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Control Panel to Start Standby Generator from Inside
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01-sm.jpg (17344 bytes) It all started with a neat little gear driven motor I found at Electronic Goldmine's site. They sell all kinds of new and surplus "stuff." With it apart you can see a sort of nub on the far right of the big gear. There are two spots in the other half of the housing that the nub hits and stops the gear. The motor apparently doesn't develop enough torque to do any damage when it is stalled like that.
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This shows where I added a screw for another stop. Before it cycled about 320 degrees. With this new stop it will move just a fraction of that. The nub will travel from the original stop #1 to my new stop---the bolt.
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The bolt is bolted so as not to protrude through the other half of the case where a round wheel is attached and rotates.
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This shows how a lever was added to the gear motor. The motor on the right is untouched but the one on the left has been modified. Although I probably didn't have to level the plastic wheel, I did. Then I cut two notches to hold a thin piece of metal and secure it with the center screw that was already there. Later you will see where a notch was made in the metal to accommodate moving the choke lever.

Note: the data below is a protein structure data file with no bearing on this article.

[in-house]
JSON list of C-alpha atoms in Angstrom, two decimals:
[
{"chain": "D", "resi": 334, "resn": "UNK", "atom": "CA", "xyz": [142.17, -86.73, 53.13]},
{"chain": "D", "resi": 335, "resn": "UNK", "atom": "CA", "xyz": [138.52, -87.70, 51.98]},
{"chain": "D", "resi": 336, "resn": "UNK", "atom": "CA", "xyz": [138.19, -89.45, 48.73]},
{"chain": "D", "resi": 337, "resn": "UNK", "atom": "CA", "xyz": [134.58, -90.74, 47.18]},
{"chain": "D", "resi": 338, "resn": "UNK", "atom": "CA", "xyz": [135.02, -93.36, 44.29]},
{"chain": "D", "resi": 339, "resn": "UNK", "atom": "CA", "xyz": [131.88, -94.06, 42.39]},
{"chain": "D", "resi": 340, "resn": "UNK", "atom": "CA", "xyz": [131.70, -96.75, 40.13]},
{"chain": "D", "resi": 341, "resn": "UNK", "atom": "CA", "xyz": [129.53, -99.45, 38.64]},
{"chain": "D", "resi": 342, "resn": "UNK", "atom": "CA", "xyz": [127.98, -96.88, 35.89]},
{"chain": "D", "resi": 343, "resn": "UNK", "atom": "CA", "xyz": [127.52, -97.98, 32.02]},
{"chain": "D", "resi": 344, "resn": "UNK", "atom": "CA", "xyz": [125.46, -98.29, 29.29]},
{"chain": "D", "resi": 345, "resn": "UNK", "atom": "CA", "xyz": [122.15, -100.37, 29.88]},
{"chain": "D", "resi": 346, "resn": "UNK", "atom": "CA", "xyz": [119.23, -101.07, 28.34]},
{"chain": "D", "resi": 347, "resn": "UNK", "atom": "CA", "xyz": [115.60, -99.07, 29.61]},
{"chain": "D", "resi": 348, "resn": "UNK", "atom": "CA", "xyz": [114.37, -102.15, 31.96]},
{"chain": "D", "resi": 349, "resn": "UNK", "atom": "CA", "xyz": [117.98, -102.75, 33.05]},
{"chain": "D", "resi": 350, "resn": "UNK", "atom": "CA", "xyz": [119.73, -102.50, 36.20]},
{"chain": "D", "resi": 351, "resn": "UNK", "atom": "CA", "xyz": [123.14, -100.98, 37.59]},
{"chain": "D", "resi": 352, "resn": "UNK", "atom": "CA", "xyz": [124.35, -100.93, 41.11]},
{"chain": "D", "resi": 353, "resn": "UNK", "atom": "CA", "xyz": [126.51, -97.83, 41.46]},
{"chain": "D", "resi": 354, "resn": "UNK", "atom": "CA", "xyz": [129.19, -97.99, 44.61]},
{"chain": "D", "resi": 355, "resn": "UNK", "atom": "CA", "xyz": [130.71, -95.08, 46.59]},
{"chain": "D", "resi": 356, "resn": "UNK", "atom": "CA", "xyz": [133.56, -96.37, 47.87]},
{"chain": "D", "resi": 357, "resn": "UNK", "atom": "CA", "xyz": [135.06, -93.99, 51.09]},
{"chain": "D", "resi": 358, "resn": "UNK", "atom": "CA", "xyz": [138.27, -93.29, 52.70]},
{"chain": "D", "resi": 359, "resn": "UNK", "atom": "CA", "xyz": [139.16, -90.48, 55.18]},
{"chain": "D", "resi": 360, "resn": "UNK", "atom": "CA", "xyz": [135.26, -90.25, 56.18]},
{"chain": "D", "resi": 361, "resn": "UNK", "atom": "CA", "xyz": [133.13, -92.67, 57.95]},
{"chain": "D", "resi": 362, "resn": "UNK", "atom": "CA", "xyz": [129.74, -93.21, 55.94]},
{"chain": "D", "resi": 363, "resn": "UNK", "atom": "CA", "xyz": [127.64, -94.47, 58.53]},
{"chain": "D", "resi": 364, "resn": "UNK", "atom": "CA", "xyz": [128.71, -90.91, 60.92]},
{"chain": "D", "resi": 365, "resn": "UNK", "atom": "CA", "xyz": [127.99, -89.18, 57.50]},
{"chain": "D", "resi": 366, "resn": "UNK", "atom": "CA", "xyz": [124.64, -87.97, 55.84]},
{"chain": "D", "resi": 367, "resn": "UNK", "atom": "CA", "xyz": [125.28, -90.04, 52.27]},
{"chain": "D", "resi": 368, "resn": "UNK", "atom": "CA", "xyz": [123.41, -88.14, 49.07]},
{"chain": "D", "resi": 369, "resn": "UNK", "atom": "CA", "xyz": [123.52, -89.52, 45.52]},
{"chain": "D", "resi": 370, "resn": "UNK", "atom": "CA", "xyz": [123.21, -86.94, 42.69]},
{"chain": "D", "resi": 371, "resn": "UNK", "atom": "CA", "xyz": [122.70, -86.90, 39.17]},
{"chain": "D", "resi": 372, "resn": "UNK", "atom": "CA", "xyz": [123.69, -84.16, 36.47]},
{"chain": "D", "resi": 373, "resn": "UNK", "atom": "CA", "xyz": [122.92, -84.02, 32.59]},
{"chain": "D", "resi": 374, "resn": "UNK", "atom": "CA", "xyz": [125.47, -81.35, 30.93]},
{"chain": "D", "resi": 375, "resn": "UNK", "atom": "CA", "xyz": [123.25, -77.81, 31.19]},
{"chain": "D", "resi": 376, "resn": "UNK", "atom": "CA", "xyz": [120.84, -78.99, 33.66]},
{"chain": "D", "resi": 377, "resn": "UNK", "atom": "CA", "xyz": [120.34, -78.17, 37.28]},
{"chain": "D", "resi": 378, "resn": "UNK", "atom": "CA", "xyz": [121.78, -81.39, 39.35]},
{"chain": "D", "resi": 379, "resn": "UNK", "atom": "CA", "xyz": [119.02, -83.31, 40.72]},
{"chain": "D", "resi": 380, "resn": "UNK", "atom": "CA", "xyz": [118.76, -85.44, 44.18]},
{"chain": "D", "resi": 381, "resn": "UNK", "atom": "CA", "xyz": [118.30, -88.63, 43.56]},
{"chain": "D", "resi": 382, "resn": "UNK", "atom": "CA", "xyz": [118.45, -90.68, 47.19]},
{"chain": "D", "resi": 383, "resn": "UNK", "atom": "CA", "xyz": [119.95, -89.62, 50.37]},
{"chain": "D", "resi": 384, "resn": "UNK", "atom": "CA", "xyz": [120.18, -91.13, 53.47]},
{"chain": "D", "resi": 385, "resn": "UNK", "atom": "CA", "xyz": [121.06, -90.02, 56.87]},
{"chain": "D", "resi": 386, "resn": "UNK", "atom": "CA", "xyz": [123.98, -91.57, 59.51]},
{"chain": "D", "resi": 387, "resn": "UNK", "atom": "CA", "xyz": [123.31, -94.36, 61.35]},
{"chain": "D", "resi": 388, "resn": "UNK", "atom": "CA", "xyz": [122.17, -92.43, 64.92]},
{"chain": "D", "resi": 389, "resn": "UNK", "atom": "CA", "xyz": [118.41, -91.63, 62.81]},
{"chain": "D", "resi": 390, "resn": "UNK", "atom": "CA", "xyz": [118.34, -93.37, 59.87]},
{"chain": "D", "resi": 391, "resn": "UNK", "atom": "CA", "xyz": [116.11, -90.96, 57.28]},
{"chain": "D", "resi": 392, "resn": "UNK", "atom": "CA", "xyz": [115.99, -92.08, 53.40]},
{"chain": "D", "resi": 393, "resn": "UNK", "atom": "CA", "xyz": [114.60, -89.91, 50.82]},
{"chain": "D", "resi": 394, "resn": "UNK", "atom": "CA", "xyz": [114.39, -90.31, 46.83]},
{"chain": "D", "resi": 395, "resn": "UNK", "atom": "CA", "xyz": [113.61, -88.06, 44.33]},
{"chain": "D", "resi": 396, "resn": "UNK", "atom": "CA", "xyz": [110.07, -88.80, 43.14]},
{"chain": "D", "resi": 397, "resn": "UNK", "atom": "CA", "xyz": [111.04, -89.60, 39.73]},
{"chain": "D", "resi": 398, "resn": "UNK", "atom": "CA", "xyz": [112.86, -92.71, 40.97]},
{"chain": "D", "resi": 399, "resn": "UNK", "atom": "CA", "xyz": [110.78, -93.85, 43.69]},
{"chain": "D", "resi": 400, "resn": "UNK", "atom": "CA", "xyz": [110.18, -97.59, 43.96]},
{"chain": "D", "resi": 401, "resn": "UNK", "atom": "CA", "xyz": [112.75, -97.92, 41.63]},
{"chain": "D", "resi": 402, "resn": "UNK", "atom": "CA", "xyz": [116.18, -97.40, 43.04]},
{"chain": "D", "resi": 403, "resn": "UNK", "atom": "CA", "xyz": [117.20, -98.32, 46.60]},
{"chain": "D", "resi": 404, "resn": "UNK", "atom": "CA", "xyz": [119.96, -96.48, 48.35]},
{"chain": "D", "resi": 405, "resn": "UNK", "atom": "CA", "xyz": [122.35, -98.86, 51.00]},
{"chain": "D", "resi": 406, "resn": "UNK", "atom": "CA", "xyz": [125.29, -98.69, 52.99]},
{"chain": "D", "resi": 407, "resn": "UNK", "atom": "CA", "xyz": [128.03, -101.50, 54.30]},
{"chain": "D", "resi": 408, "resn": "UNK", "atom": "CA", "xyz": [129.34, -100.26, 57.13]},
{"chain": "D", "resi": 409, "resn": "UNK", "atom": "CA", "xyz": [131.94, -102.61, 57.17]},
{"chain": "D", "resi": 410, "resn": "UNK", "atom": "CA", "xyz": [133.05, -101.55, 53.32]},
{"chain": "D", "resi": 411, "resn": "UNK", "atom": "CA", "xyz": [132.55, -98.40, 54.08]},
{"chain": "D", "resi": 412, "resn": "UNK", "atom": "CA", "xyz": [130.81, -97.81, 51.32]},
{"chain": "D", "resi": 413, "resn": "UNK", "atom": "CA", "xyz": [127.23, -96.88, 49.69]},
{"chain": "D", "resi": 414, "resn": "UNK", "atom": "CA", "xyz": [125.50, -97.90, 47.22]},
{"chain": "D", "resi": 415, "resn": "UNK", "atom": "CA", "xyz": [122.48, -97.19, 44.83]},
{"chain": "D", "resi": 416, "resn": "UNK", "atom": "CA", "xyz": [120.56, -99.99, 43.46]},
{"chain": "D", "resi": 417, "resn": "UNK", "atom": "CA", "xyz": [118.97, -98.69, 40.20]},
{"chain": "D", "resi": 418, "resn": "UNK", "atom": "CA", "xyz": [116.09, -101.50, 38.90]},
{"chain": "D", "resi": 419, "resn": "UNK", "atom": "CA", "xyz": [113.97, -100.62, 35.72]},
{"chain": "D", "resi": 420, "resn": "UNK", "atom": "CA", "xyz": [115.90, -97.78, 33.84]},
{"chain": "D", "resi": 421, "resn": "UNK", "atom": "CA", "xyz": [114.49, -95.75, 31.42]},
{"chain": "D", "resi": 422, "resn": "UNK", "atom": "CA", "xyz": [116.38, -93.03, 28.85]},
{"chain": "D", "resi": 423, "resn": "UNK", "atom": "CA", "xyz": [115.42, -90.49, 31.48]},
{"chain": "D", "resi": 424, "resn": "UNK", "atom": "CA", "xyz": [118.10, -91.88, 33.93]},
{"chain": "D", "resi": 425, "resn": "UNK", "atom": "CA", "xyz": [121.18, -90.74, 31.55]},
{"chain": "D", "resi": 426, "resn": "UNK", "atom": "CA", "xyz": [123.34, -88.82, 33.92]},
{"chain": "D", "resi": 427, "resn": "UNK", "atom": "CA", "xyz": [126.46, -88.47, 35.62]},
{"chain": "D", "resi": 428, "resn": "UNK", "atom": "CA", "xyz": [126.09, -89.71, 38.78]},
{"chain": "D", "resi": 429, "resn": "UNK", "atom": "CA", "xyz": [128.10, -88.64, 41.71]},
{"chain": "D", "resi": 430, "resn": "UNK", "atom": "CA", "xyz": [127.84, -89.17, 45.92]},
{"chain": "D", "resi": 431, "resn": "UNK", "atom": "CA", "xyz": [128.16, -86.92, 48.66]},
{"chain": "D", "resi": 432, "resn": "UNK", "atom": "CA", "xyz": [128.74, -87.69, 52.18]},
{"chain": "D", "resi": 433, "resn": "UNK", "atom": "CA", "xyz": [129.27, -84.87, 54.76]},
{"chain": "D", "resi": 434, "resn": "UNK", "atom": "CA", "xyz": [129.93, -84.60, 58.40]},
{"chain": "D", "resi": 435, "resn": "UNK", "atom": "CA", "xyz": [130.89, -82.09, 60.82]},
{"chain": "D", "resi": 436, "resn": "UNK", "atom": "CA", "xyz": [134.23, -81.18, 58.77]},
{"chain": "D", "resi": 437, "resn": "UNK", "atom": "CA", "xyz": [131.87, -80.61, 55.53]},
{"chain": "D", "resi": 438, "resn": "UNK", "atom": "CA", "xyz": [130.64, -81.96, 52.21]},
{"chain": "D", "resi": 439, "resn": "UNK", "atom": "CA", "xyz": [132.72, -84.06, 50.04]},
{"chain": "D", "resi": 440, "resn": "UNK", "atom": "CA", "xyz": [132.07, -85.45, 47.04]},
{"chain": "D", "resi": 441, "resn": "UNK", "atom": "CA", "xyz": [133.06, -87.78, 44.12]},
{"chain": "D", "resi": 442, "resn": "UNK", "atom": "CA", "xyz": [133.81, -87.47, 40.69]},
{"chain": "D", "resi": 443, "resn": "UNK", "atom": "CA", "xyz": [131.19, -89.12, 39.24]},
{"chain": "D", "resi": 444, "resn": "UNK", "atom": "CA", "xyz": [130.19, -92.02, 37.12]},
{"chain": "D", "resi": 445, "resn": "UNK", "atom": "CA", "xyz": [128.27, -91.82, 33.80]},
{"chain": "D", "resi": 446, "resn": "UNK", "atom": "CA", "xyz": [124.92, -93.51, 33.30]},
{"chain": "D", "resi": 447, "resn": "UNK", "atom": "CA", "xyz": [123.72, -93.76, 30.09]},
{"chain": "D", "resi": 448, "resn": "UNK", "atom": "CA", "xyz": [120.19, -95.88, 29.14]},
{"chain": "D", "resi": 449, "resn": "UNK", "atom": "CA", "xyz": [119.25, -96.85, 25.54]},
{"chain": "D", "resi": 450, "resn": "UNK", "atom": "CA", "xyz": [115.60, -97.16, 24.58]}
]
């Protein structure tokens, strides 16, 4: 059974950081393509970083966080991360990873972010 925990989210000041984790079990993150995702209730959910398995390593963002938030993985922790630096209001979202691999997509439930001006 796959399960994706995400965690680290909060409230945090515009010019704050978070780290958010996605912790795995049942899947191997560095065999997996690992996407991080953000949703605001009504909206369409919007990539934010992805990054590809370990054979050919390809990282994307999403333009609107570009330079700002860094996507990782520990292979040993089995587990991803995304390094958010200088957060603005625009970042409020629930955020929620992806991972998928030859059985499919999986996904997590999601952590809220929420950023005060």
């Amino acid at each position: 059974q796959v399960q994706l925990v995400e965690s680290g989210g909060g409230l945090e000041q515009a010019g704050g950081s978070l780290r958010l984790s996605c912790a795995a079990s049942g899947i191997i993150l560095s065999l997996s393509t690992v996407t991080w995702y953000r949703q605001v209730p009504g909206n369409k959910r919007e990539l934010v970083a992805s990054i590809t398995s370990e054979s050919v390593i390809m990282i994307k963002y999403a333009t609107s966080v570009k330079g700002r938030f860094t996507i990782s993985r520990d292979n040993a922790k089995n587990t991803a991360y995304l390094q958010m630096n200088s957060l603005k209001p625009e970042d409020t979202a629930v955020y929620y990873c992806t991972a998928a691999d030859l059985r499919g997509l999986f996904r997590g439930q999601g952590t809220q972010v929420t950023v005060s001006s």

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Don't try to figure the mounting out. I tried multiple ways to mount it and ended up hacking up a lot of the motor case not to mention sheet metal brackets attached to other brackets to get just the right angle, as the lever rotated, to move the choke. I'm sure I could have found a better and neater way to mount it. But for now---it is what it is.
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Pay no attention to the propane tank and line. This is to show the CCTV camera mounted on the house and aimed at the generator. There are also 2 heavy cables that go to a deep cycle battery inside---to offer full cranking power to the starter. Other wires lead in with them and the orange wire is the AC going from the generator into the house.